Turning our gas-fuelled economy around is going to be a challenging project, according to the Institute for Public Policy Research (IPPR), Britain’s leading think tank. Meeting targets for climate change means that by 2020, at least 1.7 million vehicles would need to be electric or plug-in hybrids. In order to make this kind of transition, several moves need to be made on the part of both private and government agencies.
The director of IPPR, Nick Pierce, said that a target of 95g/km needs to be set for 2020, and if the UK is going to lead the way in the environmental movement, maximum support for research and development in the field will be required. He said the UK needs “an active industrial strategy” that backs and encourages such developments.
The big catch is that meeting the emission-control targets also means the government will lose around £10 billion in revenue from fuel taxes by 2030. The suggestion is that charges for road use will have to be introduced to make up for the loss to the Treasury, but that has to be done very carefully.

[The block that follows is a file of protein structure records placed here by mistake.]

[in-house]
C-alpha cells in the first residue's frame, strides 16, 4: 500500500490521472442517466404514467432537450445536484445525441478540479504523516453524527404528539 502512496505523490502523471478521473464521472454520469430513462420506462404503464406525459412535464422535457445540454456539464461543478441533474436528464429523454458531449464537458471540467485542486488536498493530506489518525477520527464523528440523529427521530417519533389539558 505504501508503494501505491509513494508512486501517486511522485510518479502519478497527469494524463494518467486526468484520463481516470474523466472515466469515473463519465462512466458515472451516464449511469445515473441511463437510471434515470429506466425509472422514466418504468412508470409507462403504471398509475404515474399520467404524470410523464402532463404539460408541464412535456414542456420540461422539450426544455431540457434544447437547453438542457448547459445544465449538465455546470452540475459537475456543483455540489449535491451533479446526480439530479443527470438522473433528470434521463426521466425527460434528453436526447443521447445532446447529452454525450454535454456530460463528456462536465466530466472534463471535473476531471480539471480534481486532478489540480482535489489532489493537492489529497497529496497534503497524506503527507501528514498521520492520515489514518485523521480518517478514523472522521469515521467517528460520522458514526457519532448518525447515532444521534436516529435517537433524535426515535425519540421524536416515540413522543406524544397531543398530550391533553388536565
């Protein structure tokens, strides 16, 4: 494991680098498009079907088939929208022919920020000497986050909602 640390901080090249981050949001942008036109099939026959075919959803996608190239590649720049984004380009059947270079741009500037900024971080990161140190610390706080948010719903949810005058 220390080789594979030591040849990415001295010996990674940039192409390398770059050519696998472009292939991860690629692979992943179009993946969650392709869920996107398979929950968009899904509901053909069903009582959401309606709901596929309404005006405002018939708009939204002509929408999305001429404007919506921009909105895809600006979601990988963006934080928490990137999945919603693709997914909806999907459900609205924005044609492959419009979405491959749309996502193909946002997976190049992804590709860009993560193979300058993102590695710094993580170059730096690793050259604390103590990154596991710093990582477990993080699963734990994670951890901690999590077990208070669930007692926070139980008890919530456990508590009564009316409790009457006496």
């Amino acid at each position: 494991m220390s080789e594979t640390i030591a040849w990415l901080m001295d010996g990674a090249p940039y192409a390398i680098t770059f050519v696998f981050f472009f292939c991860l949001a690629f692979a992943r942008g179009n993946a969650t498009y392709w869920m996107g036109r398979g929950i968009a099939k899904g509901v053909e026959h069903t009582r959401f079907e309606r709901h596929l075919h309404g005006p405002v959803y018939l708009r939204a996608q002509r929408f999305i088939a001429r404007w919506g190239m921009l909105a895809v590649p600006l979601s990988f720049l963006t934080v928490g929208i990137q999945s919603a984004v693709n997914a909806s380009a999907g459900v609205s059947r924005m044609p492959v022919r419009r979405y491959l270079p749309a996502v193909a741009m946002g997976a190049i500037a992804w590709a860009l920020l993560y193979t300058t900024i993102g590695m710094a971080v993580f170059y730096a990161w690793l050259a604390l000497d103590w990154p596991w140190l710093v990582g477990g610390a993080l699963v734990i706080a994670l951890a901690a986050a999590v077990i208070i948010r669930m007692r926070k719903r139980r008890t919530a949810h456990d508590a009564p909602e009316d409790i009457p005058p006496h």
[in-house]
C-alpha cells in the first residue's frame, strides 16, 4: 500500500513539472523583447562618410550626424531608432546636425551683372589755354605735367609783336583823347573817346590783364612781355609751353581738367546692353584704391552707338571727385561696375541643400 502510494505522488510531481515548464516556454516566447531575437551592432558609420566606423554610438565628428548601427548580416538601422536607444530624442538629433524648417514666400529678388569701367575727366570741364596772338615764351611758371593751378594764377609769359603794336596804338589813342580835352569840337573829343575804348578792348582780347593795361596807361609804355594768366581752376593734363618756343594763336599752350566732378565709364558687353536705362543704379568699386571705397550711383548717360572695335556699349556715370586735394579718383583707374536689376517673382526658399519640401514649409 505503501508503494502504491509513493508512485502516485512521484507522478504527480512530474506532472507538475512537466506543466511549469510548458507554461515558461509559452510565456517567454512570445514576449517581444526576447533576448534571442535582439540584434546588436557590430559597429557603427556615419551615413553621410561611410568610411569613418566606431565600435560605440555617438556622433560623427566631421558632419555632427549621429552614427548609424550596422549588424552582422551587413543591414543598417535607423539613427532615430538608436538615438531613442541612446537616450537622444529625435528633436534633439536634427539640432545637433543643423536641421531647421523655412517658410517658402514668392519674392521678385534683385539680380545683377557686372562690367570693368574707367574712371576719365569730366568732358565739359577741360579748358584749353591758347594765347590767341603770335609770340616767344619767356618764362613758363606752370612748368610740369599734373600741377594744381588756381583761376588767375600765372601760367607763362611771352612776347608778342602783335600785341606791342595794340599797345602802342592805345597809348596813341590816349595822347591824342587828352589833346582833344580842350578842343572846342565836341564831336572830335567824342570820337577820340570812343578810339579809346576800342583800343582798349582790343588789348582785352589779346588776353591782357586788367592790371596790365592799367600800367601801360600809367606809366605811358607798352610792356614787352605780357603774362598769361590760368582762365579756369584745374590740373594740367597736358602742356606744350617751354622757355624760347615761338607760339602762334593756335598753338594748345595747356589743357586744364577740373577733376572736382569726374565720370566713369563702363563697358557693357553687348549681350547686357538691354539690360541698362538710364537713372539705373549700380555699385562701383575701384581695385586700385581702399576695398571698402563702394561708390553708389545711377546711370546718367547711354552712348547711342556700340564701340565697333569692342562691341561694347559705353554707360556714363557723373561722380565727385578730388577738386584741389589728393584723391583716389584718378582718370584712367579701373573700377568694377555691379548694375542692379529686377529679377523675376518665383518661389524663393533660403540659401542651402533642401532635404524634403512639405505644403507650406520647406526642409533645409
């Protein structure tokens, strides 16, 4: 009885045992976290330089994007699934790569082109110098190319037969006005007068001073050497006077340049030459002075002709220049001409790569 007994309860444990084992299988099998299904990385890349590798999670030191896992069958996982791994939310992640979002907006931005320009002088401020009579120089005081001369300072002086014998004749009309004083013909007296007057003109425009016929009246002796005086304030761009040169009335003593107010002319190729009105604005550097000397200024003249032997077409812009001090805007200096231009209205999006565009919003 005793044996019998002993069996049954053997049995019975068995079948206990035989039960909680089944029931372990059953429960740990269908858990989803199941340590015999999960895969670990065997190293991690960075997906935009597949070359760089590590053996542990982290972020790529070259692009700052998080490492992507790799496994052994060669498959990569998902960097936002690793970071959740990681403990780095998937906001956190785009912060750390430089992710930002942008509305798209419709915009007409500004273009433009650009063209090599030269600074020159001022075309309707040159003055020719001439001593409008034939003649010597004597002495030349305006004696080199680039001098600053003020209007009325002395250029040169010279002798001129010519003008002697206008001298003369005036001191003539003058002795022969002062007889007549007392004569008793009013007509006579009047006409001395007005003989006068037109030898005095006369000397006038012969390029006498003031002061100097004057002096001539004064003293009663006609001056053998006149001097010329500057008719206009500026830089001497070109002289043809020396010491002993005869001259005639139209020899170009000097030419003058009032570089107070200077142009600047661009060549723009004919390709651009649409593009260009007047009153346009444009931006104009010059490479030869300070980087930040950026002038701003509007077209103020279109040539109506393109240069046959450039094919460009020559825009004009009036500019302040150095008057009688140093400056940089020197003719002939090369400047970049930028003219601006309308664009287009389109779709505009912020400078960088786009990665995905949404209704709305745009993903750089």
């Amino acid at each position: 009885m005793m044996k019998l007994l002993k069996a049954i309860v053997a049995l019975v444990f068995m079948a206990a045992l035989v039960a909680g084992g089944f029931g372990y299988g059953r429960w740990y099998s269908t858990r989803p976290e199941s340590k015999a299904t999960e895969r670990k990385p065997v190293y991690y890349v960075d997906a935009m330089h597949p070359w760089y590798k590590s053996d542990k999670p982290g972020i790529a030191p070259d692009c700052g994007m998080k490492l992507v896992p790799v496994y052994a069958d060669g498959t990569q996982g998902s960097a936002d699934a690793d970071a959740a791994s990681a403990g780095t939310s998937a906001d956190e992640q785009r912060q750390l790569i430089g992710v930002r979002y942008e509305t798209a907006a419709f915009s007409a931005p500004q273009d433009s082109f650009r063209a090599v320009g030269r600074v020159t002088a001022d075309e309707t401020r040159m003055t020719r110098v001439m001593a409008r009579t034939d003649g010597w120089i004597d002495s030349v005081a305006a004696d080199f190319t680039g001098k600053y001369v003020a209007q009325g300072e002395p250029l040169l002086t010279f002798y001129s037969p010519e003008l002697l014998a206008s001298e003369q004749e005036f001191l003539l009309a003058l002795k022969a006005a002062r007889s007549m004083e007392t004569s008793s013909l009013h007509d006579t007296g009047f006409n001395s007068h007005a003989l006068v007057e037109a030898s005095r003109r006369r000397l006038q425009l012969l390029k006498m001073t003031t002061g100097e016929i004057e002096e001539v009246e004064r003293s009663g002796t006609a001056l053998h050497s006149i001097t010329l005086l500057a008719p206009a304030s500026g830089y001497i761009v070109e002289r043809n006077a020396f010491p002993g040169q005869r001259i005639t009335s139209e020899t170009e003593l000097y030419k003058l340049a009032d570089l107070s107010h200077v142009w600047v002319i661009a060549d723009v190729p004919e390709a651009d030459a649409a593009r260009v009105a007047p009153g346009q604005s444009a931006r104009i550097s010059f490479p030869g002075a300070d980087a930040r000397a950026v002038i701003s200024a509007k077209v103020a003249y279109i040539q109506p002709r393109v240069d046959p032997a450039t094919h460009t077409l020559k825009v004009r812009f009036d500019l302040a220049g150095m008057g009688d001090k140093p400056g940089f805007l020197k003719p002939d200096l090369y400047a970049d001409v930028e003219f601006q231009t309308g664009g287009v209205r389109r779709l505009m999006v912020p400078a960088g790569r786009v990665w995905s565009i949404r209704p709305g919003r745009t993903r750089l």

IPPR has advised that the government should try to build on existing plans for road-use charges on heavy goods vehicles (HGV’s) by testing pay-as-you-go programmes on passenger vehicles by 2015.
That scheme would allow drivers to opt for a distance-based charge as opposed to paying fuel duty.
They also suggested that by 2013 the government should instigate a new ‘feebate’ that would encourage the purchase of vehicles with low carbon emissions, to be paid from revenues gained by charging fees to drivers of high-emission vehicles. Partnerships between government and private enterprise in the installation of charging stations would also help to alleviate consumers’ worries about a limited driving range for electric vehicles.